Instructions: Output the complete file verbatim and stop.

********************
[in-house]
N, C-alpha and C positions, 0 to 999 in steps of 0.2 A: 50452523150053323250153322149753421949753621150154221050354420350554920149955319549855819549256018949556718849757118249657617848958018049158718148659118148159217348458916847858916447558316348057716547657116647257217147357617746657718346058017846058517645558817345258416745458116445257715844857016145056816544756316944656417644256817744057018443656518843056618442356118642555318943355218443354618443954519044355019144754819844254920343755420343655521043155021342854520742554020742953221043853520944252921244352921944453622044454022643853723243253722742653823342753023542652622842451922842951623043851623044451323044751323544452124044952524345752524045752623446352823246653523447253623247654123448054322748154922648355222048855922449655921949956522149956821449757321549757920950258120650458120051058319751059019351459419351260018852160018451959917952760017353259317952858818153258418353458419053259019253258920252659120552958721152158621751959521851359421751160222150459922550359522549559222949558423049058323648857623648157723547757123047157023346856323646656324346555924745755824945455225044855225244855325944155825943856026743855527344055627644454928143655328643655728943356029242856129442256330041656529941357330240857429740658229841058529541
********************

[in-house]
N, C-alpha and C positions, 0 to 999 in steps of 0.2 A: 50452523150053323250153322149753421949753621150154221050354420350554920149955319549855819549256018949556718849757118249657617848958018049158718148659118148159217348458916847858916447558316348057716547657116647257217147357617746657718346058017846058517645558817345258416745458116445257715844857016145056816544756316944656417644256817744057018443656518843056618442356118642555318943355218443354618443954519044355019144754819844254920343755420343655521043155021342854520742554020742953221043853520944252921244352921944453622044454022643853723243253722742653823342753023542652622842451922842951623043851623044451323044751323544452124044952524345752524045752623446352823246653523447253623247654123448054322748154922648355222048855922449655921949956522149956821449757321549757920950258120650458120051058319751059019351459419351260018852160018451959917952760017353259317952858818153258418353458419053259019253258920252659120552958721152158621751959521851359421751160222150459922550359522549559222949558423049058323648857623648157723547757123047157023346856323646656324346555924745755824945455225044855225244855325944155825943856026743855527344055627644454928143655328643655728943356029242856129442256330041656529941357330240857429740658229841058529541